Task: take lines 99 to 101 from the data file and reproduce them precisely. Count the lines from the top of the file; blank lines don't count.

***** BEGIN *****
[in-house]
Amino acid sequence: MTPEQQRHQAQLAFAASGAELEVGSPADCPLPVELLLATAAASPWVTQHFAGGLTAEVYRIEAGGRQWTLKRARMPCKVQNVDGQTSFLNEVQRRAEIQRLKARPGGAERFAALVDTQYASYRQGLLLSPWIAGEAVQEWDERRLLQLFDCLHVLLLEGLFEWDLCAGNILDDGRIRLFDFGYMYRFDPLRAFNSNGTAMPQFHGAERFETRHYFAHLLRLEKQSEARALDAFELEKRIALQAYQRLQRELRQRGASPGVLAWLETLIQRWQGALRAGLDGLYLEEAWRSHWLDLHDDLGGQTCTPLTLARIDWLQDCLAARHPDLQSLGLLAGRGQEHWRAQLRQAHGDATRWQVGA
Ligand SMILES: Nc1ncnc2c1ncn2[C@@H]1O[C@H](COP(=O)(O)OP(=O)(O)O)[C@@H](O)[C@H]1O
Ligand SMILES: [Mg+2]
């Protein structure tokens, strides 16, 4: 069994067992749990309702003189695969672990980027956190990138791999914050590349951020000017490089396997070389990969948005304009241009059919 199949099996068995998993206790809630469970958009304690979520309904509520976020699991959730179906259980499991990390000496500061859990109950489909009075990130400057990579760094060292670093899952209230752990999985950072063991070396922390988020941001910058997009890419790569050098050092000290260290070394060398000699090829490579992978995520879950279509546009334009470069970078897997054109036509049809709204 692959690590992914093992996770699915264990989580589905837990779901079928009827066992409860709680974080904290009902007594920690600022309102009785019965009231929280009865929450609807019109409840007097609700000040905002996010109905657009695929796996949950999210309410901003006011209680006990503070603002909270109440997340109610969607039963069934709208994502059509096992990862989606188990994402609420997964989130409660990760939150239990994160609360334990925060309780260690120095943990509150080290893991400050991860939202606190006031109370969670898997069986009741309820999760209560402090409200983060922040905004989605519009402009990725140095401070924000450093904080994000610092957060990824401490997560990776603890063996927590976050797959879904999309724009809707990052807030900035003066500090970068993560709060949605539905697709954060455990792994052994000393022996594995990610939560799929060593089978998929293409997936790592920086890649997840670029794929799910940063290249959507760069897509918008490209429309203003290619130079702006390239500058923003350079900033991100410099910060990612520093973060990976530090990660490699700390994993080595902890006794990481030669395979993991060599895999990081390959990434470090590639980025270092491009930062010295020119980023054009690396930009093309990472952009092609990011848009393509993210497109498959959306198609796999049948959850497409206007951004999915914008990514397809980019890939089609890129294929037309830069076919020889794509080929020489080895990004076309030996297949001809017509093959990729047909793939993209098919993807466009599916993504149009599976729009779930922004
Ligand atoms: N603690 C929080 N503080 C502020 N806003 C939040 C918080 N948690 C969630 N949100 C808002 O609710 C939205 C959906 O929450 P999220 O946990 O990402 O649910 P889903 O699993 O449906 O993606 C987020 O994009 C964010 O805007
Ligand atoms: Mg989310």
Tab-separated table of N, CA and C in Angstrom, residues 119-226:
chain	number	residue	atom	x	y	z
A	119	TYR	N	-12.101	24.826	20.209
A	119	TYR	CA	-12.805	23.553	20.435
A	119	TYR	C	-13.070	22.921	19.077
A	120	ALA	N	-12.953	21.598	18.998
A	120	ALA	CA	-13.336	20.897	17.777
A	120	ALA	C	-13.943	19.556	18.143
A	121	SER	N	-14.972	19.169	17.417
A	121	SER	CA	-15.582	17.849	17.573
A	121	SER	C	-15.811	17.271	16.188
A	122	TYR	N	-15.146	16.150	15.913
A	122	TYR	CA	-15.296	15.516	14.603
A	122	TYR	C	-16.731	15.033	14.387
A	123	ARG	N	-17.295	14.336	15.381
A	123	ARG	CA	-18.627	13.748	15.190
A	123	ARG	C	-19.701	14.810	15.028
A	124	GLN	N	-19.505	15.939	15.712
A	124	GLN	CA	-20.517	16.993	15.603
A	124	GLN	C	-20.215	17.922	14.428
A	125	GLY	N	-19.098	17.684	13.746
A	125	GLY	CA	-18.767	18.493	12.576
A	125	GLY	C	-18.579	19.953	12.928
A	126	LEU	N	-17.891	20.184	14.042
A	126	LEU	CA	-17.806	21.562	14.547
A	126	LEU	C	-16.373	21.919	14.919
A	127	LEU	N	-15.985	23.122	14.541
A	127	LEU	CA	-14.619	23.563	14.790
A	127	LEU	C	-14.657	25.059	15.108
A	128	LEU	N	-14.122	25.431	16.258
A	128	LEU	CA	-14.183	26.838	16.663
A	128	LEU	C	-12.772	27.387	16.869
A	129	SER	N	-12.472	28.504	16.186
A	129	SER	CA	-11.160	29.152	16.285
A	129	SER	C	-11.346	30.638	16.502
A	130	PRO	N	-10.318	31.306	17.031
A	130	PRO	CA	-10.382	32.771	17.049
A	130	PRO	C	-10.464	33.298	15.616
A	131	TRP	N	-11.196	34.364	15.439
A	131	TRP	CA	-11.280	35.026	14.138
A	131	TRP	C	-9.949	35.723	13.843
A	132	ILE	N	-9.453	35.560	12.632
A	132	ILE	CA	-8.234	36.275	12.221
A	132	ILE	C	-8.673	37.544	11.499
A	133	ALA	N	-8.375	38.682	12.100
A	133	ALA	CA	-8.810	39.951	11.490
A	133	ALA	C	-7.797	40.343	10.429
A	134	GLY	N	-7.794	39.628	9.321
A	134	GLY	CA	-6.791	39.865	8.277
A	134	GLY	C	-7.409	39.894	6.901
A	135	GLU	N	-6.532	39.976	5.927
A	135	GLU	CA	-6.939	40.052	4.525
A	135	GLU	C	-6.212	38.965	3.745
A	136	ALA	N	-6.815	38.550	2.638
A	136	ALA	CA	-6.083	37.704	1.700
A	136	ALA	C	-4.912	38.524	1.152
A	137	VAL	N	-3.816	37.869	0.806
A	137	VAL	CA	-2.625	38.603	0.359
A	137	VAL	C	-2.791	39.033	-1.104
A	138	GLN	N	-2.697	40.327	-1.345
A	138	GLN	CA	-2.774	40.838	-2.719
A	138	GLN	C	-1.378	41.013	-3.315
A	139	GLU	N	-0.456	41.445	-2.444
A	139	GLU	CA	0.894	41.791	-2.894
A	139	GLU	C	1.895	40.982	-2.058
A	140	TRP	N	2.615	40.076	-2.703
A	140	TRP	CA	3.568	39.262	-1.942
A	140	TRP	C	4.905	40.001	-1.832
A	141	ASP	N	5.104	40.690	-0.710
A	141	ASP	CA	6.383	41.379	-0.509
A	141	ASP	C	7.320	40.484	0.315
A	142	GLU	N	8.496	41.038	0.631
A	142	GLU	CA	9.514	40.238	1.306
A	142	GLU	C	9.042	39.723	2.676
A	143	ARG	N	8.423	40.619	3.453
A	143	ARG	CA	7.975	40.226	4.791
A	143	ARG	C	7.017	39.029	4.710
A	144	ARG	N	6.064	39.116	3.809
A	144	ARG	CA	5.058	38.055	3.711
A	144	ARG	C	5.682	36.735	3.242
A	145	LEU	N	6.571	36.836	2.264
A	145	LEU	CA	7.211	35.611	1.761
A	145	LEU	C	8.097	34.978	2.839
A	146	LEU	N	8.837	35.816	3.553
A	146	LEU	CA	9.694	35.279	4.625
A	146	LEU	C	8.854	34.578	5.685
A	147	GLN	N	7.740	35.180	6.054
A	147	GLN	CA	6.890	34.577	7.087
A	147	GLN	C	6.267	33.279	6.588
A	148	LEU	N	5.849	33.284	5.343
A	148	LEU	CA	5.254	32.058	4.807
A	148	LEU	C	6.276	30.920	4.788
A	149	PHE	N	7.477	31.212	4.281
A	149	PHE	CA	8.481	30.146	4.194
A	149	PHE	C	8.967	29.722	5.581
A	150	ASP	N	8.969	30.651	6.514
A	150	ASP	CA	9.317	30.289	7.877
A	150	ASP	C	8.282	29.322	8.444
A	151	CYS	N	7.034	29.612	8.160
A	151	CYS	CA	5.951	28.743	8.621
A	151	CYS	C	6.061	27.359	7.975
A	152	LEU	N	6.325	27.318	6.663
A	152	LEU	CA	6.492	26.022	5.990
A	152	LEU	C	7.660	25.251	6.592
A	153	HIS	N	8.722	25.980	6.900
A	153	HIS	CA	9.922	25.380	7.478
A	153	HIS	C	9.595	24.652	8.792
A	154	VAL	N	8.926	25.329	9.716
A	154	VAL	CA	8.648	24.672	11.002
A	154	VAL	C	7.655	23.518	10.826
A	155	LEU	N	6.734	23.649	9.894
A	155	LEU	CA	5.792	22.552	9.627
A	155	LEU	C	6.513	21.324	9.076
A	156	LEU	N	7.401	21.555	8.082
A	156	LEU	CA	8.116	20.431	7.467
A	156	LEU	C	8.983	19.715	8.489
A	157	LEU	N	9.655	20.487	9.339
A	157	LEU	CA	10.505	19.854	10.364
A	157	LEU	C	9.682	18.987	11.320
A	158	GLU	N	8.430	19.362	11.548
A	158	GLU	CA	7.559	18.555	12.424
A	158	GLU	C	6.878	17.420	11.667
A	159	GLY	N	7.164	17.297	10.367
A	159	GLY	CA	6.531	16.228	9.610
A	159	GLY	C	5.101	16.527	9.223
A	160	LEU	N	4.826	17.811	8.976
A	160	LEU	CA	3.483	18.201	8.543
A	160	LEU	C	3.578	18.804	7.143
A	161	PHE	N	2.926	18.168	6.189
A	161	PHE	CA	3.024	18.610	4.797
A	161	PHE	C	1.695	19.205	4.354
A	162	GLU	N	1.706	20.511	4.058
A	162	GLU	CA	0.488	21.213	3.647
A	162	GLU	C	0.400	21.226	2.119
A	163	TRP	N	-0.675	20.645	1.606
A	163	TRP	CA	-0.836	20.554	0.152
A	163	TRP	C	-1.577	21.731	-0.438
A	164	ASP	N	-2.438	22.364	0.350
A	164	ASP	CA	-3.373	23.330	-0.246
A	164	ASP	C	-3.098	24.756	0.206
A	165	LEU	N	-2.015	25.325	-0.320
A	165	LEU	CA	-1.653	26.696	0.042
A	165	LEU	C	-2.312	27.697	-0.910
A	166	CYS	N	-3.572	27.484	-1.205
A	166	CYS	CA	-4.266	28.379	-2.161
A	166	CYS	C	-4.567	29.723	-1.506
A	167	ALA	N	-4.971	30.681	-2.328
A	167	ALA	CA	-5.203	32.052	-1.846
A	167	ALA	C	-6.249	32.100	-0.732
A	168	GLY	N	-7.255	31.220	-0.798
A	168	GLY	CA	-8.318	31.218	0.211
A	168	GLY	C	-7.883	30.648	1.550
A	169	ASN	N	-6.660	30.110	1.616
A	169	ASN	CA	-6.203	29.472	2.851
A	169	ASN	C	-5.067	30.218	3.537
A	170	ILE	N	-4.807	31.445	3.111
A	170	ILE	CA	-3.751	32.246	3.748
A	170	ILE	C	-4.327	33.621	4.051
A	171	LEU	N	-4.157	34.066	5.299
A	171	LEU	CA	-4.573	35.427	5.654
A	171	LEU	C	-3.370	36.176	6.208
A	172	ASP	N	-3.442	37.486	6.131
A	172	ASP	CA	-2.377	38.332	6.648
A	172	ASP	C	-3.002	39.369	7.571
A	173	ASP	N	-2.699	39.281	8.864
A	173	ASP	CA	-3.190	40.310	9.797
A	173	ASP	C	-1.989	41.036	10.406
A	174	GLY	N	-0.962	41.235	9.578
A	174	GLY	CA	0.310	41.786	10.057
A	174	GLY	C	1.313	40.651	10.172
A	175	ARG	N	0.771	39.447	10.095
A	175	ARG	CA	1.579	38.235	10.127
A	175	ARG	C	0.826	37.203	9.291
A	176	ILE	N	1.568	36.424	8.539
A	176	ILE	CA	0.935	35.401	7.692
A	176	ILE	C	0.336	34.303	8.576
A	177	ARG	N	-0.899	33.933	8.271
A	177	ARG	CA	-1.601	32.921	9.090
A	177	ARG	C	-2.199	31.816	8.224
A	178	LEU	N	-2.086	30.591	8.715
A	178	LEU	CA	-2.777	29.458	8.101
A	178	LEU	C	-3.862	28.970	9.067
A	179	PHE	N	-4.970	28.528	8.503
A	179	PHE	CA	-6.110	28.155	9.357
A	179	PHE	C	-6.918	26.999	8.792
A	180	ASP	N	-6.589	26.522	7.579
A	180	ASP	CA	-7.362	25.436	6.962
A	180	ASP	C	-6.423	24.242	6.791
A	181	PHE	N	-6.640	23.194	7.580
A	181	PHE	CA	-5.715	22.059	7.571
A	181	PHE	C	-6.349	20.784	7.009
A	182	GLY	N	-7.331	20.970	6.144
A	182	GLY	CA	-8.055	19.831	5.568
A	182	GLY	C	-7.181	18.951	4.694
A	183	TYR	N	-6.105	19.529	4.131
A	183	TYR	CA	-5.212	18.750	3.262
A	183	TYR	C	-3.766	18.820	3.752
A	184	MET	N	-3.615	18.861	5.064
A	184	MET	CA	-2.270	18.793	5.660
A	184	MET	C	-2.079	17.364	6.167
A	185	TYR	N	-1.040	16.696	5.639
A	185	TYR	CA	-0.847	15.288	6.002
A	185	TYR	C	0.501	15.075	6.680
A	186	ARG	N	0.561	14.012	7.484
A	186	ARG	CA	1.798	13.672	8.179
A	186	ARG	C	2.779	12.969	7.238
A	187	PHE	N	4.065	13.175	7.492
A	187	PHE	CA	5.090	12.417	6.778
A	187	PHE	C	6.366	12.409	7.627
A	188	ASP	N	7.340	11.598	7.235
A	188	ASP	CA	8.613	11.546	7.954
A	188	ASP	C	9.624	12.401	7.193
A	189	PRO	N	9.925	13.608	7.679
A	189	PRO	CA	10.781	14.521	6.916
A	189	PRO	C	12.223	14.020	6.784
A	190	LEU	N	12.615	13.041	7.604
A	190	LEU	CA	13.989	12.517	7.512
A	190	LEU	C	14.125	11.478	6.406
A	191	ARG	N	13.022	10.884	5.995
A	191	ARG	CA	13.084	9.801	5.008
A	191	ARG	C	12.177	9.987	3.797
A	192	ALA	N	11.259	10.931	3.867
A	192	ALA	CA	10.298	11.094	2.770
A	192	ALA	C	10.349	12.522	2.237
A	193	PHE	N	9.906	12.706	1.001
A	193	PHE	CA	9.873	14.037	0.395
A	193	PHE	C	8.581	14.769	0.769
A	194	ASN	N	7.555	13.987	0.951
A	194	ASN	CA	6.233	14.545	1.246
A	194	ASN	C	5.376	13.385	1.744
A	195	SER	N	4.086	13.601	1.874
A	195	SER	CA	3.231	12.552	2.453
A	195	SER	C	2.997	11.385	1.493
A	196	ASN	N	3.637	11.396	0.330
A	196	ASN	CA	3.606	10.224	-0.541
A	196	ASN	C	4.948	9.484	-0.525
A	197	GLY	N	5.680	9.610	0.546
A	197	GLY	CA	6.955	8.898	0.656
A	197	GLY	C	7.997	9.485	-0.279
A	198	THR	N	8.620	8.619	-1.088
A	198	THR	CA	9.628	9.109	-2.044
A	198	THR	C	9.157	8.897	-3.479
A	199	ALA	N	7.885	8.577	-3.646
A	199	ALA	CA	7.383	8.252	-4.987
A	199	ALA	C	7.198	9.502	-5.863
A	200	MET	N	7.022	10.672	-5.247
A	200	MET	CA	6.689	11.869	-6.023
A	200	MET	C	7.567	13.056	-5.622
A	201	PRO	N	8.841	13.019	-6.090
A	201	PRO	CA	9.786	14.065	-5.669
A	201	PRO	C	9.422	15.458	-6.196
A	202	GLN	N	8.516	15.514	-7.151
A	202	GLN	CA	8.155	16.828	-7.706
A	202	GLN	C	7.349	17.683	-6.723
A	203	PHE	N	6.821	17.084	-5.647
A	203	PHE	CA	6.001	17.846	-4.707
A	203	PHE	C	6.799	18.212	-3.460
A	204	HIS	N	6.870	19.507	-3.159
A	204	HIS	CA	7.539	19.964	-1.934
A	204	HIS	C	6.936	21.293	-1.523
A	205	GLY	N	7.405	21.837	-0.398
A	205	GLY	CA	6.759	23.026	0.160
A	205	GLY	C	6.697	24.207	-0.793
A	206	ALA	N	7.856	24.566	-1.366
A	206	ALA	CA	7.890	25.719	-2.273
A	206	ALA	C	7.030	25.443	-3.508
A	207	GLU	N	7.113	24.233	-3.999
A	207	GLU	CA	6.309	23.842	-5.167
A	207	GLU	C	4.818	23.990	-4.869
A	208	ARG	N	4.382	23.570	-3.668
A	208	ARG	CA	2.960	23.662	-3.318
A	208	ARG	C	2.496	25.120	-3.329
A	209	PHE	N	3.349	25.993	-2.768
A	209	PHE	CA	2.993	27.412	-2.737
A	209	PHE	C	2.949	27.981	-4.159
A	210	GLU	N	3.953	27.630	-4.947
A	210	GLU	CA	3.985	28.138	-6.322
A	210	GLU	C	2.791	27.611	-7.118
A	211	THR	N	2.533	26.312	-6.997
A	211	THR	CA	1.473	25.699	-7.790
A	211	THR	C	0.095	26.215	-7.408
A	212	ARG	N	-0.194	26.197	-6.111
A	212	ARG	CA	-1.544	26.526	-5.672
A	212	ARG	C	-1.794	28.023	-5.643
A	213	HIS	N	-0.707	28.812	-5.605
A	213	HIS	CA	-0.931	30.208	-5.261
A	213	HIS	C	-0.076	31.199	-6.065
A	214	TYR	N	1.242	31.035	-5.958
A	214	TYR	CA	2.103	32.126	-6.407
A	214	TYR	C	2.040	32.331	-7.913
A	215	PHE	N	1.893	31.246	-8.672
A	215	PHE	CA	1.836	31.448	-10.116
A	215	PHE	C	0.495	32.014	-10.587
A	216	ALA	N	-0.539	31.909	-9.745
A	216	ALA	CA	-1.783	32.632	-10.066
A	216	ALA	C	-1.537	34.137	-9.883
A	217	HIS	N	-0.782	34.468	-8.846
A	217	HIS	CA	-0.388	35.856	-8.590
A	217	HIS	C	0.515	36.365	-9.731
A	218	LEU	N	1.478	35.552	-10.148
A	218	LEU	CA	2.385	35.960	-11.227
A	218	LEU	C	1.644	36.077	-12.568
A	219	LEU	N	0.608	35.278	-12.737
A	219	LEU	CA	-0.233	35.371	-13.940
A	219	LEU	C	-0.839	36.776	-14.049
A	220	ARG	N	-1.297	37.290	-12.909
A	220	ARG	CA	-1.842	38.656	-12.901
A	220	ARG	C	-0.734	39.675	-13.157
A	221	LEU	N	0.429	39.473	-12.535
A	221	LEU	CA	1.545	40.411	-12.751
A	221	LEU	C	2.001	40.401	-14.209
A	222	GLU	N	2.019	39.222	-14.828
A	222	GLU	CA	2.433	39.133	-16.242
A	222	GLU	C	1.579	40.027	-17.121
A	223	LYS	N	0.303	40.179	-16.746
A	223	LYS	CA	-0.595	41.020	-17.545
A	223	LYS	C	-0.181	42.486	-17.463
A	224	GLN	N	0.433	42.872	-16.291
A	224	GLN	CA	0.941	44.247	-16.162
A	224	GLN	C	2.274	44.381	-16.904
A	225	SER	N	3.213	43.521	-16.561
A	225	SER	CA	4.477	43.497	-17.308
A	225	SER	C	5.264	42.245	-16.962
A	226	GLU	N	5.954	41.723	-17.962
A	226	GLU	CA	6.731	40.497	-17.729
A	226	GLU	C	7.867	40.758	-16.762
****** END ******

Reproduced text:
A	148	LEU	C	6.276	30.920	4.788
A	149	PHE	N	7.477	31.212	4.281
A	149	PHE	CA	8.481	30.146	4.194